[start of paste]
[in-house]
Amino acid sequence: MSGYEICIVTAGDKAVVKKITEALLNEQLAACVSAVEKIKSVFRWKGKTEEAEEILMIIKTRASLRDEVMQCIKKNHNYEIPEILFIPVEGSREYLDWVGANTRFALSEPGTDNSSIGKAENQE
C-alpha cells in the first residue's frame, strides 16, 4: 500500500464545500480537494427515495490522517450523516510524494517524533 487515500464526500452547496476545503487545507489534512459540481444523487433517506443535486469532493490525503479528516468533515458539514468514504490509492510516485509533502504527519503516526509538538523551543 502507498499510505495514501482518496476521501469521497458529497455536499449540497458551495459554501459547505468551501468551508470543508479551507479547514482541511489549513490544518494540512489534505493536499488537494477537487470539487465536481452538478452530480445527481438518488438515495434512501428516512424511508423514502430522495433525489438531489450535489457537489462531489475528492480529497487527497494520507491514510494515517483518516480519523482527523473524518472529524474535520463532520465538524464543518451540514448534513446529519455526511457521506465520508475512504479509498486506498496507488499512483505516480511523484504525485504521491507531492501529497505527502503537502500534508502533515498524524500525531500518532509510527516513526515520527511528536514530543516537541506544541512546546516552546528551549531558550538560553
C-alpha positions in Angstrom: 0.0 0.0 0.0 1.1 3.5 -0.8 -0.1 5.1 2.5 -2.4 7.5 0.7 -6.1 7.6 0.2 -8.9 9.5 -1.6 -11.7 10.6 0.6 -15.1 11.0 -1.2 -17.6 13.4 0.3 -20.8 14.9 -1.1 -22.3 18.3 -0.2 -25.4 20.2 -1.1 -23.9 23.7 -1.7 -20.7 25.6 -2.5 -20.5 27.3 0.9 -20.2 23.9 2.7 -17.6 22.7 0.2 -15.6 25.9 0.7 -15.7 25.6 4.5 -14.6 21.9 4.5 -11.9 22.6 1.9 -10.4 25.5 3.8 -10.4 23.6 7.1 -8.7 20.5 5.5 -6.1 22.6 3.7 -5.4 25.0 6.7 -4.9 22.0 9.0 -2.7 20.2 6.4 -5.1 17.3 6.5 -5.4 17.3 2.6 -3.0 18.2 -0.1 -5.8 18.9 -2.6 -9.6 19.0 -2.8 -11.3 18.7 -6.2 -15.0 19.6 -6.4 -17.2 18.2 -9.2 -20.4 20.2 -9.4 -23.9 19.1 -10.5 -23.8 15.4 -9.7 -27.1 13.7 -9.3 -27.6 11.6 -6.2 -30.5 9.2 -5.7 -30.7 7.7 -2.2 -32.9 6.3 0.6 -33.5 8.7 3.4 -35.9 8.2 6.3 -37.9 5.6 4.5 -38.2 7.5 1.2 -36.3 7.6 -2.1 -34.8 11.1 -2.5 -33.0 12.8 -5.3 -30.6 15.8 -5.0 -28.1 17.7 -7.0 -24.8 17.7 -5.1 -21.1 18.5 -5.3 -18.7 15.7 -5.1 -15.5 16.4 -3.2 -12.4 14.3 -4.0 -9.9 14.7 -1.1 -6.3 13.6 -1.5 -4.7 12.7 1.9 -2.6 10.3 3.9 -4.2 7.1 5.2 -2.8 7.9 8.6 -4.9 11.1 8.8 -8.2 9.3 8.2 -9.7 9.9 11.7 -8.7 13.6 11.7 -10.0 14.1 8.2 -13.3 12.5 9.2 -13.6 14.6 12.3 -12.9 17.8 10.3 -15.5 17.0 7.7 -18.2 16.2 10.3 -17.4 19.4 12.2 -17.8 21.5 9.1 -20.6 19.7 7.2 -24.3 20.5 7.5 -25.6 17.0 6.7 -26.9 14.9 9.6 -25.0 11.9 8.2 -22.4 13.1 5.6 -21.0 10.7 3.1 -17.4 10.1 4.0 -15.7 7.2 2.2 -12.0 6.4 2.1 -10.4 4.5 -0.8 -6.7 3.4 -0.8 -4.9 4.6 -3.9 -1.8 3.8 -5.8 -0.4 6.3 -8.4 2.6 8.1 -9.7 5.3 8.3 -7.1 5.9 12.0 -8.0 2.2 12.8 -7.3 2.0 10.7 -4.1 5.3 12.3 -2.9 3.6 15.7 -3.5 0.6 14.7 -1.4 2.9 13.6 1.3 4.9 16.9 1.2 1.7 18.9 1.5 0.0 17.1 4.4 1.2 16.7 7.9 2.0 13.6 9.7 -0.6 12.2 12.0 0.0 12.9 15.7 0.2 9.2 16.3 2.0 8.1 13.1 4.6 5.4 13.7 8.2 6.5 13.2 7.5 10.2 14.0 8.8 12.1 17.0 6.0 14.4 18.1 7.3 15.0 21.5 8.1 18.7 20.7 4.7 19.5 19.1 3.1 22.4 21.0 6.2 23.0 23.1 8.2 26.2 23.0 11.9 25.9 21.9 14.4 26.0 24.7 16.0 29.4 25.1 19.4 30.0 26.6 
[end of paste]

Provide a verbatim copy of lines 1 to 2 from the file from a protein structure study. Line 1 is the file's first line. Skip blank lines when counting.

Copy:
[in-house]
Amino acid sequence: MSGYEICIVTAGDKAVVKKITEALLNEQLAACVSAVEKIKSVFRWKGKTEEAEEILMIIKTRASLRDEVMQCIKKNHNYEIPEILFIPVEGSREYLDWVGANTRFALSEPGTDNSSIGKAENQE